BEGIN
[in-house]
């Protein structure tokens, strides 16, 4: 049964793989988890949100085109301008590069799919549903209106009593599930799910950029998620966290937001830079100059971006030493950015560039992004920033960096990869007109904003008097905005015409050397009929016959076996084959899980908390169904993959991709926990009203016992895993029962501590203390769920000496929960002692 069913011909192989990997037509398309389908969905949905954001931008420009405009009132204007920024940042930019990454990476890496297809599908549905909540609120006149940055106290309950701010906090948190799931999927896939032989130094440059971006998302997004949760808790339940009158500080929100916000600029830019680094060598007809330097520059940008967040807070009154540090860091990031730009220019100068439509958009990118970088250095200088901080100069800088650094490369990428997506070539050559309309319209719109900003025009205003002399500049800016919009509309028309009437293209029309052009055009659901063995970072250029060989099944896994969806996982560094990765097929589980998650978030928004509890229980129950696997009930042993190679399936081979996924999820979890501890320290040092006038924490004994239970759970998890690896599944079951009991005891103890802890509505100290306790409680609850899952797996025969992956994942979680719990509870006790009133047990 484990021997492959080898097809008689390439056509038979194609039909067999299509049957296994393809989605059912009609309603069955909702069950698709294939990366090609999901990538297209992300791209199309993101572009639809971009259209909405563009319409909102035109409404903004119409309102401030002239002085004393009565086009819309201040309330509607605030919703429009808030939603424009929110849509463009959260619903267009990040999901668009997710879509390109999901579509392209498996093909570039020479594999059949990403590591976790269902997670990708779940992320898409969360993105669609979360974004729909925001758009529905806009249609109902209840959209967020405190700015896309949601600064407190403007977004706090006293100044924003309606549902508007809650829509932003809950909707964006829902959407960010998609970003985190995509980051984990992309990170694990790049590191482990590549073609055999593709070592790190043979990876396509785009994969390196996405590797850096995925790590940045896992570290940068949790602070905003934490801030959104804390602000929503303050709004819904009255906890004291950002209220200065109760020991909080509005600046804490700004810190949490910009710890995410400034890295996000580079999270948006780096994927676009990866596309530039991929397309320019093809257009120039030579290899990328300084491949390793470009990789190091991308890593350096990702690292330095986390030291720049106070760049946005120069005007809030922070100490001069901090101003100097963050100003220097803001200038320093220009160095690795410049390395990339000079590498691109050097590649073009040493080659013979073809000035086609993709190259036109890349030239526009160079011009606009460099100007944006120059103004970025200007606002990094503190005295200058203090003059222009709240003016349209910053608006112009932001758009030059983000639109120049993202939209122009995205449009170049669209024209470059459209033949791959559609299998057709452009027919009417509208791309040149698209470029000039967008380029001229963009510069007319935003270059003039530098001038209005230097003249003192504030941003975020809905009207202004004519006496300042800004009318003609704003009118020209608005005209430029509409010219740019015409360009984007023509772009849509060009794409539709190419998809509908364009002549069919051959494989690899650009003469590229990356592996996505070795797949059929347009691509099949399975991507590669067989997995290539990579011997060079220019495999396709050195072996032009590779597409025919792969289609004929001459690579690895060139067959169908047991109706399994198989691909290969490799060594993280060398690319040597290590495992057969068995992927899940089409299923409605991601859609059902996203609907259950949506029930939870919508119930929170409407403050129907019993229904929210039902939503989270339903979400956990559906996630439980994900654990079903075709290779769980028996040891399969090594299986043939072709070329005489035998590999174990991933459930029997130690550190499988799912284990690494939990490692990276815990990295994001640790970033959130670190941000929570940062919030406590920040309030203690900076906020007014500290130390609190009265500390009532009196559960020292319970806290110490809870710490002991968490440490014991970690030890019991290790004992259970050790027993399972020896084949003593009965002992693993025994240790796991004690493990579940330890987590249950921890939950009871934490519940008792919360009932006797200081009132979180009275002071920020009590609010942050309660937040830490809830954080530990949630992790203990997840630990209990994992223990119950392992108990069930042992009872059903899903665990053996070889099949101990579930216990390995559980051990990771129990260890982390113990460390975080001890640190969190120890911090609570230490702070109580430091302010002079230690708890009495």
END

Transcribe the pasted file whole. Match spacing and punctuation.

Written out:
[in-house]
């Protein structure tokens, strides 16, 4: 049964793989988890949100085109301008590069799919549903209106009593599930799910950029998620966290937001830079100059971006030493950015560039992004920033960096990869007109904003008097905005015409050397009929016959076996084959899980908390169904993959991709926990009203016992895993029962501590203390769920000496929960002692 069913011909192989990997037509398309389908969905949905954001931008420009405009009132204007920024940042930019990454990476890496297809599908549905909540609120006149940055106290309950701010906090948190799931999927896939032989130094440059971006998302997004949760808790339940009158500080929100916000600029830019680094060598007809330097520059940008967040807070009154540090860091990031730009220019100068439509958009990118970088250095200088901080100069800088650094490369990428997506070539050559309309319209719109900003025009205003002399500049800016919009509309028309009437293209029309052009055009659901063995970072250029060989099944896994969806996982560094990765097929589980998650978030928004509890229980129950696997009930042993190679399936081979996924999820979890501890320290040092006038924490004994239970759970998890690896599944079951009991005891103890802890509505100290306790409680609850899952797996025969992956994942979680719990509870006790009133047990 484990021997492959080898097809008689390439056509038979194609039909067999299509049957296994393809989605059912009609309603069955909702069950698709294939990366090609999901990538297209992300791209199309993101572009639809971009259209909405563009319409909102035109409404903004119409309102401030002239002085004393009565086009819309201040309330509607605030919703429009808030939603424009929110849509463009959260619903267009990040999901668009997710879509390109999901579509392209498996093909570039020479594999059949990403590591976790269902997670990708779940992320898409969360993105669609979360974004729909925001758009529905806009249609109902209840959209967020405190700015896309949601600064407190403007977004706090006293100044924003309606549902508007809650829509932003809950909707964006829902959407960010998609970003985190995509980051984990992309990170694990790049590191482990590549073609055999593709070592790190043979990876396509785009994969390196996405590797850096995925790590940045896992570290940068949790602070905003934490801030959104804390602000929503303050709004819904009255906890004291950002209220200065109760020991909080509005600046804490700004810190949490910009710890995410400034890295996000580079999270948006780096994927676009990866596309530039991929397309320019093809257009120039030579290899990328300084491949390793470009990789190091991308890593350096990702690292330095986390030291720049106070760049946005120069005007809030922070100490001069901090101003100097963050100003220097803001200038320093220009160095690795410049390395990339000079590498691109050097590649073009040493080659013979073809000035086609993709190259036109890349030239526009160079011009606009460099100007944006120059103004970025200007606002990094503190005295200058203090003059222009709240003016349209910053608006112009932001758009030059983000639109120049993202939209122009995205449009170049669209024209470059459209033949791959559609299998057709452009027919009417509208791309040149698209470029000039967008380029001229963009510069007319935003270059003039530098001038209005230097003249003192504030941003975020809905009207202004004519006496300042800004009318003609704003009118020209608005005209430029509409010219740019015409360009984007023509772009849509060009794409539709190419998809509908364009002549069919051959494989690899650009003469590229990356592996996505070795797949059929347009691509099949399975991507590669067989997995290539990579011997060079220019495999396709050195072996032009590779597409025919792969289609004929001459690579690895060139067959169908047991109706399994198989691909290969490799060594993280060398690319040597290590495992057969068995992927899940089409299923409605991601859609059902996203609907259950949506029930939870919508119930929170409407403050129907019993229904929210039902939503989270339903979400956990559906996630439980994900654990079903075709290779769980028996040891399969090594299986043939072709070329005489035998590999174990991933459930029997130690550190499988799912284990690494939990490692990276815990990295994001640790970033959130670190941000929570940062919030406590920040309030203690900076906020007014500290130390609190009265500390009532009196559960020292319970806290110490809870710490002991968490440490014991970690030890019991290790004992259970050790027993399972020896084949003593009965002992693993025994240790796991004690493990579940330890987590249950921890939950009871934490519940008792919360009932006797200081009132979180009275002071920020009590609010942050309660937040830490809830954080530990949630992790203990997840630990209990994992223990119950392992108990069930042992009872059903899903665990053996070889099949101990579930216990390995559980051990990771129990260890982390113990460390975080001890640190969190120890911090609570230490702070109580430091302010002079230690708890009495």